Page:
Burundi: A Girl Named 'Good News'

Drops of sweat run down her neck, but her eyes are lit up. Mary Nicizanye is recovering at the MSF center in Kabezi just south of the capital, Bujumbura. Four days ago she gave birth to a little girl here.

Burundi 2010 © Sune Juul-Sorensen/MSF

Mary Nicizanye and her mother sit with Mary's newborn baby girl, Nduwakez, at the Kabezi birth center.

Mary Nicizanye, 30, is one of thousands of women who have received emergency obstetric care at the Doctors Without Borders/Médecins San Frontières (MSF) birth center in Kabezi, just south of Burundi's capital, Bujumbura.

Today, drops of sweat are running down her neck, but her eyes are lit up. Mary is recovering at the center four days after giving birth to a little girl here. Even before she went into labor, Mary was hospitalized at her local health center because she was severely malnourished. She was tranfered to the MSF birth facility in an ambulance when she urgently needed a blood transfusion and her local center could not provide it.

Burundi 2010 © Sune Juul-Sorensen/MSF

Nduwakez translates to 'Good news' in English.

The newborn child is sleeping in her lap, wrapped in a colorful cloth provided by the center. When she was born, the little girl was anemic and underweight. Initially, she was vomiting a lot, but she's much better now.

Mary is also feeling better. Her lips have regained color and swelling in her legs has decreased to the point that she has started walking again today. “If it weren't for MSF, my children wouldn't have a mother,” says Mary, who now has a total of five children.

Today, her mother is here as a grandmother, also sitting on the bed. She was the one who brought Mary to her local health center. And like many of the other grandmothers here, she is taking care of her recovering daughter, cooking her the food provided by the Kabezi center.

Mary is happy for the help that brought her new daughter safely into the world and to have been treated herself. But she does not know what to expect when she goes back home. Her husband didn't want to have anything to do with her after she became ill. He does not know that she is in Kabezi and that she has given birth.

But Mary and her mother are glad that the little girl is alive and in good health now. They have named her Nduwakeza. In Kirundi, the local language, it means "Good news".

It’s dangerous to be pregnant in Burundi

Burundi 2008 © François Dumont/MSF

A patient is brought to the Kabezi center in an MSF ambulance.

In Burundi, becoming pregnant and giving birth can be dangerous – the country has one of the highest rates of maternal mortality in the world – 1,100 for every 100,000 live births. The neonatal mortality rate is 41 for every 1,000 live births.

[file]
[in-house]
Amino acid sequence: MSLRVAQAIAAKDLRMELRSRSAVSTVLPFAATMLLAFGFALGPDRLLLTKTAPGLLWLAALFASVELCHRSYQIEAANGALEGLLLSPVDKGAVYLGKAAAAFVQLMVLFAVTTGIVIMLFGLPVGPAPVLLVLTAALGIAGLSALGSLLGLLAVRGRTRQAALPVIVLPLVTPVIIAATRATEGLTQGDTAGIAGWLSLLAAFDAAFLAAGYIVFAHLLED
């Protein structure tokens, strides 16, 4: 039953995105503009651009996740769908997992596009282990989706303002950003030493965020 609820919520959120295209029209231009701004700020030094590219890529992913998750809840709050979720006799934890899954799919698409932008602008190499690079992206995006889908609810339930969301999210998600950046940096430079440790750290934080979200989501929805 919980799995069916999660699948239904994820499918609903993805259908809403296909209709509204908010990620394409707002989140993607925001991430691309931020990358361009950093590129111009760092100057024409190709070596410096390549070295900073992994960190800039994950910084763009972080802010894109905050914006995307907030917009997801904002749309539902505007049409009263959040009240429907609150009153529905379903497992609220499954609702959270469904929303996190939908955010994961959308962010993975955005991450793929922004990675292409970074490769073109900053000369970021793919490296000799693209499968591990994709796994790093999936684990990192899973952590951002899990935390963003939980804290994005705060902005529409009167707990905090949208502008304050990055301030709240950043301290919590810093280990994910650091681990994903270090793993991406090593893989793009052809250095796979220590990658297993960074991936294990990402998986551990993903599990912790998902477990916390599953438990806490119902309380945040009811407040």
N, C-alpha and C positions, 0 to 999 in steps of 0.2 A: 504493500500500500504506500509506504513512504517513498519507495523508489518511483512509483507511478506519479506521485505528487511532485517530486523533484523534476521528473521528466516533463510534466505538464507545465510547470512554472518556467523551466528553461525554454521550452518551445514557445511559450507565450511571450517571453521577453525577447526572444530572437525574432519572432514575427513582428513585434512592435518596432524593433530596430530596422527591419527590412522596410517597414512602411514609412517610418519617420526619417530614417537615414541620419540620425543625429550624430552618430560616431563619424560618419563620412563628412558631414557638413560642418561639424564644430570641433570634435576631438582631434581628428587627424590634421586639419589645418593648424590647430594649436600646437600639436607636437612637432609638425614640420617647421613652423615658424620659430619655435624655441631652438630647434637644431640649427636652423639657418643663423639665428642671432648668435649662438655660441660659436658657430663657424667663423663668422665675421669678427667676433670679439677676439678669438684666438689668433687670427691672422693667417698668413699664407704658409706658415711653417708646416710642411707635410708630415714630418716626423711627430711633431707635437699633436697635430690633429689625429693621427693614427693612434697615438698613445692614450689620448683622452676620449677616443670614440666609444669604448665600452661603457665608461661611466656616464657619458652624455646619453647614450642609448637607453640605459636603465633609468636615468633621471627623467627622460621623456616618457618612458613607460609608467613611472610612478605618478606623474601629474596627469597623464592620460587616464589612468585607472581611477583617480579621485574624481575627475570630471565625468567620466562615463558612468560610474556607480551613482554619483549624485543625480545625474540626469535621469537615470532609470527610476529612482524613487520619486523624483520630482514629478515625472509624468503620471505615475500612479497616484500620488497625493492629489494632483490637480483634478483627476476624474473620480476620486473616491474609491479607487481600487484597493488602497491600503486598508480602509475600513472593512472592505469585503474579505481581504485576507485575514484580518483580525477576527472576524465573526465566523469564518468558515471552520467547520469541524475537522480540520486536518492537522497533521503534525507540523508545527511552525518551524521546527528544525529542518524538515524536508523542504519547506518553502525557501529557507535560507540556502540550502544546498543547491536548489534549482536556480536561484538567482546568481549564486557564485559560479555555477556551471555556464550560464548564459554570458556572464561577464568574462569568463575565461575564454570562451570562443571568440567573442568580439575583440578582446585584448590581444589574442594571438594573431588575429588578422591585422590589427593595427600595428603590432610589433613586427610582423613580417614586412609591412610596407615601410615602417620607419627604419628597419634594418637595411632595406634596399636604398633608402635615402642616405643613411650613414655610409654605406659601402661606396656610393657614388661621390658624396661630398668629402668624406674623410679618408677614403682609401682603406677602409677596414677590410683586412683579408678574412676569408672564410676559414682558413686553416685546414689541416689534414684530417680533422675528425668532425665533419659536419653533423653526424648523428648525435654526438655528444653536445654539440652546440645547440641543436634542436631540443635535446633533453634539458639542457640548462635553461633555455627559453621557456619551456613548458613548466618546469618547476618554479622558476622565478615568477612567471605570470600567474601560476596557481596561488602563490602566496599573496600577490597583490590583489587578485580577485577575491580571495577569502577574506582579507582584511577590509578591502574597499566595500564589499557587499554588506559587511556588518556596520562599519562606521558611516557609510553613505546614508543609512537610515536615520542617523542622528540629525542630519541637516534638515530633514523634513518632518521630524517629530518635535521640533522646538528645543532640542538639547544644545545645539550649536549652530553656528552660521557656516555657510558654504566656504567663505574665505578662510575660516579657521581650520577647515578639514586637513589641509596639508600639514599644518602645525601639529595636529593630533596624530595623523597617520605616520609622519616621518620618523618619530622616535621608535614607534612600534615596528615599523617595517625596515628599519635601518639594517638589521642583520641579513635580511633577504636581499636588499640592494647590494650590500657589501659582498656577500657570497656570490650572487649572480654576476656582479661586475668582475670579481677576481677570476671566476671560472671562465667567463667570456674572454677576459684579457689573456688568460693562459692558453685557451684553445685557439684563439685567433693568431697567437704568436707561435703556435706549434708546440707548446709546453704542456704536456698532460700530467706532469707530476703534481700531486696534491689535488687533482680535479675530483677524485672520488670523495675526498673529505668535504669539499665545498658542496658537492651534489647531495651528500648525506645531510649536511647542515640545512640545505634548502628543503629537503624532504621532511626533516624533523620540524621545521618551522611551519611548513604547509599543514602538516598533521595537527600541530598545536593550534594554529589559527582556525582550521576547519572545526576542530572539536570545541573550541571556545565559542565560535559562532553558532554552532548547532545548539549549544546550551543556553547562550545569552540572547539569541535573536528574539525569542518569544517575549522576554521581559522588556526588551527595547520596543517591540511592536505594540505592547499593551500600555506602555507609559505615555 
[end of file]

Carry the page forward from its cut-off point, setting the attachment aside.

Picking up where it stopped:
The health system in Burundi is still suffering from the consequences of the civil war that plagued the country from 1993 to 2006. Because there is no functioning reference system for emergency cases and because many women cannot afford to pay for services, only about half of pregnant women in Burundi receive assistance from trained health workers during delivery. What emergency obstetric care exists is not always available and the quality of the services is poor.

MSF opened the Kabezi facility in 2008 to provide free, specialized care for women with complications during pregnancy and delivery. Now, about 250 babies are born at the MSF center every month. Patients may need assistance due to prolonged labor–which is dangerous for the mother and the child–bleeding before and after delivery, pre-eclampsia, and other conditions.

The center offers services to a population of 600,000 people; it’s open 24 hours a day and has three ambulances. Approximately 115 Burundi MSF employees run the project, supported by eight international MSF workers.

Helping those who received no help


Burundi 2008 © François Dumont/MSF

A mother looks at her newborn baby in the Kabezi birth center.

In addition to treating complicated deliveries, MSF is also offering surgery to women who suffer from one of the worst outcomes of complications during labor – obstetric fistula. A fistula is an abnormal opening between the vagina and the bladder, the vagina and the rectum, or the vagina and both the bladder and rectum. It develops over days of obstructed labor and results in permanent incontinence. That can lead to a number of consequences, including becoming a social outcast.

There are an estimated 10,000 women living with fistulas in Burundi, with 1,000 more developing every year. MSF organized a successful pilot repair project for 30 women in 2009. A permanent project to provide free fistula repair surgery to 350 women per year is being set up now in Gitega, central Burundi. Women who have successful fistula repair surgery are usually able to return to their normal life and rejoin society.

The emergency obstetric emergency care that MSF provides in Kabezi can help prevent fistulas, as well as the very worst-case outcomes – maternal and neonatal mortalty – from occurring in the first place.